VEMU´s 10th Fundraiser was Dedicated to the Future of the Museum

May 20, 2022

Fundraisers are not just about raising money. It’s an opportunity to celebrate the year’s achievements with cherished supporters and, in this case, share some exciting news about future plans. Here is my recap of the 2022 annual VEMU fundraiser.

The VEMU fundraiser has taken place yearly since 2010 and went online during the pandemic. This year the fundraiser not only supported VEMU but also Ukraine. Each year has a theme and this year guest speakers Alar Kongats and Kristian Kirsfeldt spoke about the upcoming project to build the Estonian Museum Canada. No VEMU fundraiser is complete without tasty food and wonderful music, but I’ll get to that in a moment.

Chief Archivist Piret Noorhani kicked off the evening with a year-in-review. Although COVID-19 presented many challenges, VEMU continued to offer strong programming throughout 21/22. VEMU clocked thousands of views online and even managed to off some in-person events via Estonian Music Week. Another major achievement was the rebranding process to “Estonian Museum Canada / VEMU”. As we learned, it’s not just about slapping on a new coat of paint, it’s about reconnecting with VEMU’s mission and taking a step towards a vision for the future, that is, building the Estonian Museum Canada.

For those that say these events aren’t about the food, they haven’t tasted food from the Ukrainian caterers Baby Point Lounge. Their Ukrainian classics were not only satisfying but were part of our focus on the country. Our fundraiser raised an additional $225 toward the cause through the sale of our Estonian-Ukrainian solidarity t-shirts. On display were the devastating photos of the exhibit Ukrainian Frontline Photography. We continue to try to do our small part to bring attention to the war and its effect.

Our first guest speaker of the evening was ambassador Toomas Lukk. Ambassador Lukk shared his enthusiasm for the new museum project and the importance of the endeavour. He then bestowed the Medal of Honour of the Ministry of Foreign Affairs to Piret Noorhani for her contribution to the promotion of Estonian interests in the world.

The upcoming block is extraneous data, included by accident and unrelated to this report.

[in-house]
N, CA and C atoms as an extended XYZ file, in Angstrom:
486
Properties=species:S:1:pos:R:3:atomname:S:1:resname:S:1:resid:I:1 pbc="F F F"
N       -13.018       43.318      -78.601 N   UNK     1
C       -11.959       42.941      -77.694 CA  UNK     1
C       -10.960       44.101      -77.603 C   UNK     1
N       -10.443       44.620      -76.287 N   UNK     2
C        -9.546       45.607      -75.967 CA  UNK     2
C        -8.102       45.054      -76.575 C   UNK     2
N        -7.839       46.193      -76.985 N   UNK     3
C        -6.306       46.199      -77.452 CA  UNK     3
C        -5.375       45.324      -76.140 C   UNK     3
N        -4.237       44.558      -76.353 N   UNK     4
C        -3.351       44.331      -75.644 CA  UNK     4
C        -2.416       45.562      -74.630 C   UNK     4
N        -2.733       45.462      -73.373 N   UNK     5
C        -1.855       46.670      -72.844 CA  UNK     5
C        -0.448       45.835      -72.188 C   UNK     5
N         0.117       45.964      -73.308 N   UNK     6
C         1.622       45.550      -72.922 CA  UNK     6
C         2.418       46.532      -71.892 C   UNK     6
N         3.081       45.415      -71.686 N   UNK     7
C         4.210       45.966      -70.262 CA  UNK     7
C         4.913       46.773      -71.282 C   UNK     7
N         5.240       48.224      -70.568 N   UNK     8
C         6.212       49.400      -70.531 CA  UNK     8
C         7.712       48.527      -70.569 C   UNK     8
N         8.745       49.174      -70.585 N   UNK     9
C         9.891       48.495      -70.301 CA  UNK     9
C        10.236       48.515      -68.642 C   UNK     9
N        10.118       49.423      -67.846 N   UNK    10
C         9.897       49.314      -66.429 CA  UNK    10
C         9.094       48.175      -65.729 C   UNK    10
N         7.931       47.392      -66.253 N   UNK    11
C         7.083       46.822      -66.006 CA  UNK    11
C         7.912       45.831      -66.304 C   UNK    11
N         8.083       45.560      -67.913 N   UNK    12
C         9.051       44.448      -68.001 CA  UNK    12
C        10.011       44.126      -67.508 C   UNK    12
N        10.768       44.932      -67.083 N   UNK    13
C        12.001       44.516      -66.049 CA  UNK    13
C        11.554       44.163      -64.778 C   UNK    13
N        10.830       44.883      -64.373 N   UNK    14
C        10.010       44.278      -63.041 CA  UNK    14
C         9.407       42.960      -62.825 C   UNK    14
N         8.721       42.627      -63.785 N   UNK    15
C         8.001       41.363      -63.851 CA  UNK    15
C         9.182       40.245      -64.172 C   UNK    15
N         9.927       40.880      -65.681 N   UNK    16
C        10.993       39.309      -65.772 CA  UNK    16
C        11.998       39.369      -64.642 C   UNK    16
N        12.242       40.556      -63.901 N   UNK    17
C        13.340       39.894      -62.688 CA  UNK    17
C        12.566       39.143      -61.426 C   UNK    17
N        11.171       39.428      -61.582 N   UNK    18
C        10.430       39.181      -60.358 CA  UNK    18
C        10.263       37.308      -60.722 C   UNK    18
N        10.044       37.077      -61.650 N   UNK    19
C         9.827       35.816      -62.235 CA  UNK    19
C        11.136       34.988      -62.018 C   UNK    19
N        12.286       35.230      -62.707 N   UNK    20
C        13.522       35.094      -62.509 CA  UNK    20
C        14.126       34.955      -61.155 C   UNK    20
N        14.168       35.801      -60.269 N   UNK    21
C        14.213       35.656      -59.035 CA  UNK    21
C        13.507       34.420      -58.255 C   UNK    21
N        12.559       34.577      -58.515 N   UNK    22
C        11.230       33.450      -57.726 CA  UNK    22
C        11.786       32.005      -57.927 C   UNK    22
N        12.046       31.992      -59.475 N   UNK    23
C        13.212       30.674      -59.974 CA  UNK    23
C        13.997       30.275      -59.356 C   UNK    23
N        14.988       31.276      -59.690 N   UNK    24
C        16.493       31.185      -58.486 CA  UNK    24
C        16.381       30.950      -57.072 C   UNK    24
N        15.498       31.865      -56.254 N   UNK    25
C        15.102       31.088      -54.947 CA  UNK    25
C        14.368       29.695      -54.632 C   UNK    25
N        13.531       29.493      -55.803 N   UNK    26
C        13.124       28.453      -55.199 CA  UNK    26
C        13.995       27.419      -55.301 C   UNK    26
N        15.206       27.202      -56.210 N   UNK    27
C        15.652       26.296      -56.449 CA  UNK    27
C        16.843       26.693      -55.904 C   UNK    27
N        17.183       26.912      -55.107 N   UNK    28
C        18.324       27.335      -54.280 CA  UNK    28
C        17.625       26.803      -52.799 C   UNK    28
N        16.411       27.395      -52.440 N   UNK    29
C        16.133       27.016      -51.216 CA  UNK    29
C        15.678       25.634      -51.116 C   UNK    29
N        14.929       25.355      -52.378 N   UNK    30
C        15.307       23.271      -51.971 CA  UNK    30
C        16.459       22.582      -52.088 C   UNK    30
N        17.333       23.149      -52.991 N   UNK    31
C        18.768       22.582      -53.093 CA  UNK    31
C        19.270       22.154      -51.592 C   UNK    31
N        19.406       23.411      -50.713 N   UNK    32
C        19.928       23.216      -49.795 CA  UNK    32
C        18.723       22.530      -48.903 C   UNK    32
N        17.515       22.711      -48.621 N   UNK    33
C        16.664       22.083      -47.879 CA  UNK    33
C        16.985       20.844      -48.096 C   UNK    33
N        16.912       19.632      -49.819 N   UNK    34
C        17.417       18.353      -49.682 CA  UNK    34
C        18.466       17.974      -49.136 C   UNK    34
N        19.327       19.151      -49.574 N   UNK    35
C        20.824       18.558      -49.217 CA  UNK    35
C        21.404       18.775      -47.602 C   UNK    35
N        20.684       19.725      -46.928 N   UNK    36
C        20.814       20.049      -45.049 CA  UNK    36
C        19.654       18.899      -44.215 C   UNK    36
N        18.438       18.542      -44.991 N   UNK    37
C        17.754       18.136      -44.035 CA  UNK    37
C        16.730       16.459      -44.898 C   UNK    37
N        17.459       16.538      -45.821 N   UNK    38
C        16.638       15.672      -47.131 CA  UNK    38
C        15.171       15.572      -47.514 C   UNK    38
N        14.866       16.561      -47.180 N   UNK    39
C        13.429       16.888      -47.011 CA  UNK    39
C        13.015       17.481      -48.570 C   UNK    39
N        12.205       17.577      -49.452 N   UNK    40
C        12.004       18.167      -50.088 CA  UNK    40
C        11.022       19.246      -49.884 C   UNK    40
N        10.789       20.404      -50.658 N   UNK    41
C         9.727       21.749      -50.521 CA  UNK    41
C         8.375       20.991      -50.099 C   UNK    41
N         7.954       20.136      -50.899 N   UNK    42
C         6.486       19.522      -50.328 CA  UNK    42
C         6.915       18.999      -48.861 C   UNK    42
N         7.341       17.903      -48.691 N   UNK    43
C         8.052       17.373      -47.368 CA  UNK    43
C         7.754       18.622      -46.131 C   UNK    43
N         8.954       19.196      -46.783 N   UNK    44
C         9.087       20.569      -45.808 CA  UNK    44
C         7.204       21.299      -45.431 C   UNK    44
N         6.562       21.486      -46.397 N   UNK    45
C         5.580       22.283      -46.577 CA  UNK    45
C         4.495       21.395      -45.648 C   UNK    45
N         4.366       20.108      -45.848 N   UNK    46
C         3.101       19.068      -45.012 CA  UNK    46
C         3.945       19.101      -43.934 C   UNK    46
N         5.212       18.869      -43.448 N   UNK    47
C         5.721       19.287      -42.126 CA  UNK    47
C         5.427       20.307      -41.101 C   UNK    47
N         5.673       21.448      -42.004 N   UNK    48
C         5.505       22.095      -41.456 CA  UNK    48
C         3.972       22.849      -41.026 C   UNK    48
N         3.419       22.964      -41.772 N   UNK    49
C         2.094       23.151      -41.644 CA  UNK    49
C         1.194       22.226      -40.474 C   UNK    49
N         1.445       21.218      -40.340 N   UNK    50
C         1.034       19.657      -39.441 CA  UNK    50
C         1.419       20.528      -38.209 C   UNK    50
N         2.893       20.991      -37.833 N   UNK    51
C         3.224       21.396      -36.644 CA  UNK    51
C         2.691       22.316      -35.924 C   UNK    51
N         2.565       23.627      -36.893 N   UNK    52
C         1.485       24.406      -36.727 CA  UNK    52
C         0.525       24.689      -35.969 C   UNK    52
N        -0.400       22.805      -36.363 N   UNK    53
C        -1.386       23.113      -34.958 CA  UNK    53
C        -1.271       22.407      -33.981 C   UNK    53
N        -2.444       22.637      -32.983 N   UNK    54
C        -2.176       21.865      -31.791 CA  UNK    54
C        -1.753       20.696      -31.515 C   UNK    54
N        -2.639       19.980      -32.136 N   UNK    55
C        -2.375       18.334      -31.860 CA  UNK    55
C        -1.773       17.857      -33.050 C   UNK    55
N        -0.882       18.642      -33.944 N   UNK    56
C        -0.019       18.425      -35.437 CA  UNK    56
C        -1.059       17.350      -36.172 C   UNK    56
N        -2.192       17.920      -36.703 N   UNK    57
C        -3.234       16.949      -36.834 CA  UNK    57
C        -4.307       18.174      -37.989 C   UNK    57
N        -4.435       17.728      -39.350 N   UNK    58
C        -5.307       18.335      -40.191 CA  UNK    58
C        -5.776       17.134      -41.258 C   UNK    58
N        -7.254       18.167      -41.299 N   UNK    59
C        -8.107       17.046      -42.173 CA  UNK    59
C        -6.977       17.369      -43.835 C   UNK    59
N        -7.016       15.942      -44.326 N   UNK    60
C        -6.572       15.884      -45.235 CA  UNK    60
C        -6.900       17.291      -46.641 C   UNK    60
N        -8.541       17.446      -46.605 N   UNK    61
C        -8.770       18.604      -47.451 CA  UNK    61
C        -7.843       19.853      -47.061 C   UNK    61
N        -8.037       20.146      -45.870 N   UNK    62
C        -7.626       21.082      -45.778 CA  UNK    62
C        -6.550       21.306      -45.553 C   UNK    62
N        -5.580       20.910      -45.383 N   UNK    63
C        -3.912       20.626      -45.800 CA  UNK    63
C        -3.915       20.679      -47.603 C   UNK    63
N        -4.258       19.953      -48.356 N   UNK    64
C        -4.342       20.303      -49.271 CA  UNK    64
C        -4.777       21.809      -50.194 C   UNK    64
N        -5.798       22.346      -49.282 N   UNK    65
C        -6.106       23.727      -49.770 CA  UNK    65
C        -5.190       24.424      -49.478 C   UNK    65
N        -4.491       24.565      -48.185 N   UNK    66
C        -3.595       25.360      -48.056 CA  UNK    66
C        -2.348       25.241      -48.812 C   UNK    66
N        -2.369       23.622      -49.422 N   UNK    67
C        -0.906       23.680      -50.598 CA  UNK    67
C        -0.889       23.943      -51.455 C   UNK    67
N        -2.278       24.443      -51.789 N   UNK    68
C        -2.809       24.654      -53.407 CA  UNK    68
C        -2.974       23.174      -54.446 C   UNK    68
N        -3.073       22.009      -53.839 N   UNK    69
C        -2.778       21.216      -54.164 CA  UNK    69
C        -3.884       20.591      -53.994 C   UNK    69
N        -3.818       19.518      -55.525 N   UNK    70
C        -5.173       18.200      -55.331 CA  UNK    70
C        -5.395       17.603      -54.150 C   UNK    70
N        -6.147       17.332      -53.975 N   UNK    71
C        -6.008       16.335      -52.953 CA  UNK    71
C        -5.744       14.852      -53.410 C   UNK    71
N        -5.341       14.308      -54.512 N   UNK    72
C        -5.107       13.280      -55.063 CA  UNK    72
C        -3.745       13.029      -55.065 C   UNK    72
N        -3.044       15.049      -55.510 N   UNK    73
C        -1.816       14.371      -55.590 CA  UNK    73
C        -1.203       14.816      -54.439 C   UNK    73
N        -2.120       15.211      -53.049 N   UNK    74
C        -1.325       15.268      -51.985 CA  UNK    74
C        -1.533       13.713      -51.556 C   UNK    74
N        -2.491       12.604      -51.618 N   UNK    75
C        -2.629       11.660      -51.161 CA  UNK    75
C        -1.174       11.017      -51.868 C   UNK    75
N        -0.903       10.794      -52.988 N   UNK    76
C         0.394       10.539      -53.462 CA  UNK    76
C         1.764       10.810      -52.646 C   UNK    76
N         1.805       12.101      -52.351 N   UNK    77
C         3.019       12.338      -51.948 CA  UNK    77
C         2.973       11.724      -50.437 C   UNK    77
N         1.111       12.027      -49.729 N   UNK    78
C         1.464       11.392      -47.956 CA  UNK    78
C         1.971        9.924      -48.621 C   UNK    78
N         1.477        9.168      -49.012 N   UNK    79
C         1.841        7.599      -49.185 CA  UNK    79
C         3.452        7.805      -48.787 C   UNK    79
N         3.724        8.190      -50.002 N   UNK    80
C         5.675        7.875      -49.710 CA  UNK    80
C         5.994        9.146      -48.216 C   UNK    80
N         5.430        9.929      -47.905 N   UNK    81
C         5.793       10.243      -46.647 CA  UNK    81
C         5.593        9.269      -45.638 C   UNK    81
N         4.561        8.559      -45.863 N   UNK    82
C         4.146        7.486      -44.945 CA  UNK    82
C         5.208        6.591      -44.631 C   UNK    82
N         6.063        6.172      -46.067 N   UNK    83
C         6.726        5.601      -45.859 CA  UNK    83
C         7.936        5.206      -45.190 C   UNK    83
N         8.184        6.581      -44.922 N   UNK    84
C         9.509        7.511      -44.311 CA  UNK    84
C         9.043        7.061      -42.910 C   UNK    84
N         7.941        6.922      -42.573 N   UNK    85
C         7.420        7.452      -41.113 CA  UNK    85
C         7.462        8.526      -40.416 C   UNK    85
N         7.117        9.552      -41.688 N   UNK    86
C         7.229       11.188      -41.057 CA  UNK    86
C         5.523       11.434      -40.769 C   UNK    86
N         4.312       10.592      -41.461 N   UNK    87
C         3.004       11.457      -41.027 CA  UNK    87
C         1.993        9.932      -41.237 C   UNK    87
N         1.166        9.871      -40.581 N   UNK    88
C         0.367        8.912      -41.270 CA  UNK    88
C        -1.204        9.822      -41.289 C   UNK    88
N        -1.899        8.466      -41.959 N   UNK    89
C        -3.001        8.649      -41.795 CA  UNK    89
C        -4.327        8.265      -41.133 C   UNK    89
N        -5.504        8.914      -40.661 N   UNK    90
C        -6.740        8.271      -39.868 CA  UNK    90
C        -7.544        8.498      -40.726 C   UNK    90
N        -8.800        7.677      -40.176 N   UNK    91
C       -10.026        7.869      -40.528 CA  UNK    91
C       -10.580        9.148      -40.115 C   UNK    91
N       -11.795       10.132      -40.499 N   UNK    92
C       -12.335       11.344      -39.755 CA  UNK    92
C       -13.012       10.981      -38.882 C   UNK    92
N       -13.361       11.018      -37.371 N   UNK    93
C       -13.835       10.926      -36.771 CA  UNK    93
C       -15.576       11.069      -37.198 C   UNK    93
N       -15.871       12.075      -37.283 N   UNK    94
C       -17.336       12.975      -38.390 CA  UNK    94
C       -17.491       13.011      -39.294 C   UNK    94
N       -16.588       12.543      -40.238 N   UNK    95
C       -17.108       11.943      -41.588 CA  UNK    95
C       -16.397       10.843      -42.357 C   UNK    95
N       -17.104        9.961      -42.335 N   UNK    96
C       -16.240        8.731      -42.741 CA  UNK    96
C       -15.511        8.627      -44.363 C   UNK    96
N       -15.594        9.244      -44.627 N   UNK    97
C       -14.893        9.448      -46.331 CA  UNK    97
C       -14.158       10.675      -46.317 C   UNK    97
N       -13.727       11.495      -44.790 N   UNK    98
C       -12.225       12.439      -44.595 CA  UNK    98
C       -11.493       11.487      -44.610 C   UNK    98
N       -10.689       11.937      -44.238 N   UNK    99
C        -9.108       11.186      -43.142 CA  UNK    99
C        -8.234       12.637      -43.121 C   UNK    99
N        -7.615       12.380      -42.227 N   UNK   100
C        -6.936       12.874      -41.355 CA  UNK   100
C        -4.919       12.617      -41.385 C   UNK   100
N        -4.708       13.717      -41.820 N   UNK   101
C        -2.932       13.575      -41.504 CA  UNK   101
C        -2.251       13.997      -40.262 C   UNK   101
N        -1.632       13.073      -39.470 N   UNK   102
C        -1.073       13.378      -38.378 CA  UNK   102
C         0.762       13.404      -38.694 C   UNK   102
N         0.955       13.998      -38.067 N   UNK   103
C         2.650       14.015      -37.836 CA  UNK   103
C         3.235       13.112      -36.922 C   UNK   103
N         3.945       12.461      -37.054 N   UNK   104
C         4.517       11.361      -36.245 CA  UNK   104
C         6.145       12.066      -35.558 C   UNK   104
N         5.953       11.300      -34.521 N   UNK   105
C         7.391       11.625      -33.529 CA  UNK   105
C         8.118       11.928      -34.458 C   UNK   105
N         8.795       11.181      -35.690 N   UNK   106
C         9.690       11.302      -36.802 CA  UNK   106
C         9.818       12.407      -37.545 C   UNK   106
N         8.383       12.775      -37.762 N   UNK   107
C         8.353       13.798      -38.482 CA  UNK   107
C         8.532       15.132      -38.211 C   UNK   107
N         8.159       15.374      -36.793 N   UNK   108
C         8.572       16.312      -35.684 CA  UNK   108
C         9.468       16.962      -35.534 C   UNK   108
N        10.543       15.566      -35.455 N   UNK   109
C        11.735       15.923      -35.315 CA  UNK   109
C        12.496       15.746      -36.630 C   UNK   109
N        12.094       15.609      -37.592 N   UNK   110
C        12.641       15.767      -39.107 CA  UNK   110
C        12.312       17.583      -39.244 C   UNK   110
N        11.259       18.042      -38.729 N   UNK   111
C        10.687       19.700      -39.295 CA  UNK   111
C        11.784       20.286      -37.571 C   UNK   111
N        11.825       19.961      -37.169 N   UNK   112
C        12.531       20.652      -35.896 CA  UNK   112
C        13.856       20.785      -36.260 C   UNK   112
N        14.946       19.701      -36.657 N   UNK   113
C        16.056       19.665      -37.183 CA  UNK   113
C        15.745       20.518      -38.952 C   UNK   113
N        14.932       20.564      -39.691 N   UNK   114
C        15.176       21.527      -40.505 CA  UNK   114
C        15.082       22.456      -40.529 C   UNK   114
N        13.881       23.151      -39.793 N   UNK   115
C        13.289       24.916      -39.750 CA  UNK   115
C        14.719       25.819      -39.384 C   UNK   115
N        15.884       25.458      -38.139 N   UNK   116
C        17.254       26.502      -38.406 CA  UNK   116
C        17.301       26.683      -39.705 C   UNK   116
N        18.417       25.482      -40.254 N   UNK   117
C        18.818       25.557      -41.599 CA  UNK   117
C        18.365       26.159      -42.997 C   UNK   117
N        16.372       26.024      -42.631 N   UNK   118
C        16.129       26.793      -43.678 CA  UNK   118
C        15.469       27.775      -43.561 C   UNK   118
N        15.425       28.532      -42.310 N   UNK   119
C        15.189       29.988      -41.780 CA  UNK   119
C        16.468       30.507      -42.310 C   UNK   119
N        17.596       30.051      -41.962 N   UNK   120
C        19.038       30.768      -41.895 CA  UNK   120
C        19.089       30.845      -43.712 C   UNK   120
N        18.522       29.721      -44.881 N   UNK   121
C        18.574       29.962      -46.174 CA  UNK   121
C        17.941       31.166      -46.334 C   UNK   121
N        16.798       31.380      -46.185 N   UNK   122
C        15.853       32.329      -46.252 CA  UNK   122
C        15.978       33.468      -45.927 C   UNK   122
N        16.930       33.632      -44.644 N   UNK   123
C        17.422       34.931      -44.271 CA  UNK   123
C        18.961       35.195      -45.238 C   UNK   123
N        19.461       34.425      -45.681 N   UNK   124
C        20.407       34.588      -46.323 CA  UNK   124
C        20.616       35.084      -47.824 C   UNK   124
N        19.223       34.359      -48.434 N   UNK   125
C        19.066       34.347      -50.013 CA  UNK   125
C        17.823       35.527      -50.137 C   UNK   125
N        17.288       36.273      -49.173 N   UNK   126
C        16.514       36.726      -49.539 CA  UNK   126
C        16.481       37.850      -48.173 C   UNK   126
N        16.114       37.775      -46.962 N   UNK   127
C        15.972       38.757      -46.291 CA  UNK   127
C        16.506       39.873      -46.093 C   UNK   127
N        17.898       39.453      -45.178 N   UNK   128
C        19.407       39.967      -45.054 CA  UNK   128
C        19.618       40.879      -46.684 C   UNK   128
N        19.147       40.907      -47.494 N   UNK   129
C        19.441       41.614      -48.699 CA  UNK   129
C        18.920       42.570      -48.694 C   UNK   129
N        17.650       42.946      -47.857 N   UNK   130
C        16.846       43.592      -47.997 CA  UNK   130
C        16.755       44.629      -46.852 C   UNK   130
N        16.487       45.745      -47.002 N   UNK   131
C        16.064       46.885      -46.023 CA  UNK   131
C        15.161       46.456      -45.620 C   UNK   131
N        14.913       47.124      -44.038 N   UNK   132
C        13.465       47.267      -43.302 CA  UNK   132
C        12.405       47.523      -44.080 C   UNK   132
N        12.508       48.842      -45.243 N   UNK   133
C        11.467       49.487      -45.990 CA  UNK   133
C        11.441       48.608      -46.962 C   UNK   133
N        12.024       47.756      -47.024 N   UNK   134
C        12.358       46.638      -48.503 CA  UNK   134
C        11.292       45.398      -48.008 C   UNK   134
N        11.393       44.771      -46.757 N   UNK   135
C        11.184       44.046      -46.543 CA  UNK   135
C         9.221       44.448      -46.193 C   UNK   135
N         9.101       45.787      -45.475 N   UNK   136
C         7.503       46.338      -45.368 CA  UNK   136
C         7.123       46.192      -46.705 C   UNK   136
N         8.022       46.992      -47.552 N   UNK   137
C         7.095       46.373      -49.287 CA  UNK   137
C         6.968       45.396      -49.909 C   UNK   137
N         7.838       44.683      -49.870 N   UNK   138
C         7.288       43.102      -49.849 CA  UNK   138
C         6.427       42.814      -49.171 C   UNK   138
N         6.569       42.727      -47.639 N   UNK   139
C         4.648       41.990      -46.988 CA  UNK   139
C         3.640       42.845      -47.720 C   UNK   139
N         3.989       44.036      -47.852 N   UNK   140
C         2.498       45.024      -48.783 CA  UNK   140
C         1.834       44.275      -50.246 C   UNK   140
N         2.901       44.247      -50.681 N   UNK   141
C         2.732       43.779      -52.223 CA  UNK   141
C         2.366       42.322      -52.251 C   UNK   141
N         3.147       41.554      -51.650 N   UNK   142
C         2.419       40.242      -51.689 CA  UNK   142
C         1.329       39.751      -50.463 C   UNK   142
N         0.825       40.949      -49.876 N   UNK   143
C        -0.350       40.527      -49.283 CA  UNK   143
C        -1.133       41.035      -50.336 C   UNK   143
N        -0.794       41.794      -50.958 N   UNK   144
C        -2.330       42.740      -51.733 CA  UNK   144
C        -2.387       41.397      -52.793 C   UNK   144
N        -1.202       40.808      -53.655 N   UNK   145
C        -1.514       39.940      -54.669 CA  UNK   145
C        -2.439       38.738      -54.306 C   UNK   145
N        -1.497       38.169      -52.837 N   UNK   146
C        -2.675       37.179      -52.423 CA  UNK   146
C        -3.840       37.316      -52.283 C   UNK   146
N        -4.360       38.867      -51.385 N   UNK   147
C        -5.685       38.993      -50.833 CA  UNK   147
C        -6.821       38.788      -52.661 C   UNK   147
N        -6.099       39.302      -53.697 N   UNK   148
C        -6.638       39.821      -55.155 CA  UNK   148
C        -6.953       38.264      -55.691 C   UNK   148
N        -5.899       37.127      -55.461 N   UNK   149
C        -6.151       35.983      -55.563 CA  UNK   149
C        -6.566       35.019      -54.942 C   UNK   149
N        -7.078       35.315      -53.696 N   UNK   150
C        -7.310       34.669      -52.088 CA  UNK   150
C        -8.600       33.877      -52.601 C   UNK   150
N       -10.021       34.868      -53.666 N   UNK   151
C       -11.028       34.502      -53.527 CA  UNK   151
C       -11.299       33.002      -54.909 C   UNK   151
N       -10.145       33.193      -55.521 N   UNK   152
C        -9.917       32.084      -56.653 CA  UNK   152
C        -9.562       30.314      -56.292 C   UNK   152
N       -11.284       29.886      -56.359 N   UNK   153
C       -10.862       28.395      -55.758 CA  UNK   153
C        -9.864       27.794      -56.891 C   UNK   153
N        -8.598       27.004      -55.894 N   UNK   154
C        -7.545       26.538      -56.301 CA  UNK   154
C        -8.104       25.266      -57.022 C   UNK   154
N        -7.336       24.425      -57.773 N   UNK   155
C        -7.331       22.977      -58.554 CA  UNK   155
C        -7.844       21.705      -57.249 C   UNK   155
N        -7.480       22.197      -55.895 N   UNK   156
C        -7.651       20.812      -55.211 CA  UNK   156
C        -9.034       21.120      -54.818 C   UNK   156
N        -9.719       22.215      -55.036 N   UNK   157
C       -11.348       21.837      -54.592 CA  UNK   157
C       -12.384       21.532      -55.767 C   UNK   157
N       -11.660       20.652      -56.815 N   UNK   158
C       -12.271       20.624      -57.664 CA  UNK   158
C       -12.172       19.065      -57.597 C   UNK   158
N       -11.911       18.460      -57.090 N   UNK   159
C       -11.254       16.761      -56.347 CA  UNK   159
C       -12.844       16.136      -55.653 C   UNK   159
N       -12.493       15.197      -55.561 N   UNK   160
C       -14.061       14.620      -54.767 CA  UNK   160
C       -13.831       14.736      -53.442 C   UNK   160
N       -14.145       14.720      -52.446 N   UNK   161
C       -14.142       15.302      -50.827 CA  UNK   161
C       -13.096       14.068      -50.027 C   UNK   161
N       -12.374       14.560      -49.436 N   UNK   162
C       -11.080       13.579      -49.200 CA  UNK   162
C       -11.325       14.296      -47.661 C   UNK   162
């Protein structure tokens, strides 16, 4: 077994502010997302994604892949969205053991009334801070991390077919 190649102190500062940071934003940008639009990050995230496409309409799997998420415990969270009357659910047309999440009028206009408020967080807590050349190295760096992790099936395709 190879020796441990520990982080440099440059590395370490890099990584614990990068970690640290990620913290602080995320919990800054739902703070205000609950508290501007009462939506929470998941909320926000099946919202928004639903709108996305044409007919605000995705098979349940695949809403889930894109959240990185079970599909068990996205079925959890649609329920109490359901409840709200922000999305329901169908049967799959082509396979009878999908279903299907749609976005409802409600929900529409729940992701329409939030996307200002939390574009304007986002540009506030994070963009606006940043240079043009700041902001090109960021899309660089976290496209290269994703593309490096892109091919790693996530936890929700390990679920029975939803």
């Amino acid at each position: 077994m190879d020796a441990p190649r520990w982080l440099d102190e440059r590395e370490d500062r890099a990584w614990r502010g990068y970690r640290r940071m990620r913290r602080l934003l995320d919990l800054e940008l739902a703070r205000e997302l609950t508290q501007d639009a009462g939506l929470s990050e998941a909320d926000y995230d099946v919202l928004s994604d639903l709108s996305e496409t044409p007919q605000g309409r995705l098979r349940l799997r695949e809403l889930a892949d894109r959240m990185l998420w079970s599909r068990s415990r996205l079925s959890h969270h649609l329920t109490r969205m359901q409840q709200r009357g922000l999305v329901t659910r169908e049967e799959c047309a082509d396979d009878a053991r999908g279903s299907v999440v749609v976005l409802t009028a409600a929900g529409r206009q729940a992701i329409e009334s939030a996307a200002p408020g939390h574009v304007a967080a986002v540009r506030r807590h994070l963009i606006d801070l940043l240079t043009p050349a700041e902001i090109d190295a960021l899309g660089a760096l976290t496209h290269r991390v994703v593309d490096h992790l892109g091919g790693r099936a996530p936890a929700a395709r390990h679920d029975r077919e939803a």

Next, we heard from architect Alar Kongats who shared with us the latest designs for VEMU’s new home, so fresh that many on the VEMU team had not even seen them yet. One of the most striking updates was the window facade inspired by the turrets of the walls of Tallinn. The half-turrets turn inward creating a welcoming alcove to look out over the Bloor Street corridor. Although Kongats refers to his contribution as just the shell, it already exudes character and creativity.

Next, Kristian Kirsfeldt, Creative Director at Velvet Design Agency, brought us up to speed on the planning interior of the new museum. The planning involves a permanent but evolving exhibit telling the story of the Estonian diaspora. Although it’s very early in the process Kristjan took us through the inspiration gathering, which looks to put VEMU on a level playing field with Canada’s top museums. It is clear, even at this early stage, that the museum will provide an engaging worldclass experience.

For my part, I selected two young musicians to perform. As I shared in my introduction, it’s particularly exciting to hear music from these rising stars in the community. Supporting artists with opportunities as they grow is an important facet of what VEMU does through Estonian Music Week. And every time these artists take to the stage they’ve reached a new level in the musical journey and we, the organizers and audience, are rewarded for all their hard work. Saturday’s performance by Erik Kreem was no exception. He dazzled us with new repertoire like his accordion duet “Breathing”, and the Canadian composer Francois Morel’s Two Studies of Sonority. Erik was joined by his colleague at U of T, Finnish accordion player Matti Pulkki. Matti blazed through J.S. Bach’s famous Toccata in D minor with breathtaking virtuosity. The duo closed the night with a special appearance of Erik on accordion performing Arvo Pärt’s arrangement of Ukuaru Valss. I couldn’t think of a sweeter note to conclude the evening on.

Another THANK YOU to all our wonderful supporters – without you, VEMU could not do all the important work we do. We are especially thankful to those who were not able to attend the event in person but still sent their financial support for the occasion. Aitäh! We look forward to taking these important steps toward building VEMU’s future together.

Sebastian Buccioni

Sebastian Buccioni is the Executive and Artistic Director for Estonian Music Week and the Development Manager for Estonian Museum Canada / VEMU